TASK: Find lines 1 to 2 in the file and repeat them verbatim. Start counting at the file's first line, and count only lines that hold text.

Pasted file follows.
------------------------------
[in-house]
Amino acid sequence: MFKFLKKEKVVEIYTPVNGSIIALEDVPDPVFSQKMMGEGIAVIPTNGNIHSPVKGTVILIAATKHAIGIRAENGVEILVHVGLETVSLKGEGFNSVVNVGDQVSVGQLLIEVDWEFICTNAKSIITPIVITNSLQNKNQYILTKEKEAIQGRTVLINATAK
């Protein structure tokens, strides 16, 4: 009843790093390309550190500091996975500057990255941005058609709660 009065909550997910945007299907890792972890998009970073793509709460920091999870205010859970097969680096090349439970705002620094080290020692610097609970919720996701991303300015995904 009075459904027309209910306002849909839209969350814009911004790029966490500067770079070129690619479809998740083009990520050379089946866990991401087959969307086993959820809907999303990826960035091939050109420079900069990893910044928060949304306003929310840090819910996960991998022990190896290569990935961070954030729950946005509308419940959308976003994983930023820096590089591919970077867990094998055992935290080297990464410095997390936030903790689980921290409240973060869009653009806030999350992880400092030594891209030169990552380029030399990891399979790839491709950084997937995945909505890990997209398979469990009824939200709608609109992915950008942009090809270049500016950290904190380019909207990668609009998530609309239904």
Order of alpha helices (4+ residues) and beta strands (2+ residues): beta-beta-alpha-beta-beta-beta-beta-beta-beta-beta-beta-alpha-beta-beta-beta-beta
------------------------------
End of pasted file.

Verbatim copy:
[in-house]
Amino acid sequence: MFKFLKKEKVVEIYTPVNGSIIALEDVPDPVFSQKMMGEGIAVIPTNGNIHSPVKGTVILIAATKHAIGIRAENGVEILVHVGLETVSLKGEGFNSVVNVGDQVSVGQLLIEVDWEFICTNAKSIITPIVITNSLQNKNQYILTKEKEAIQGRTVLINATAK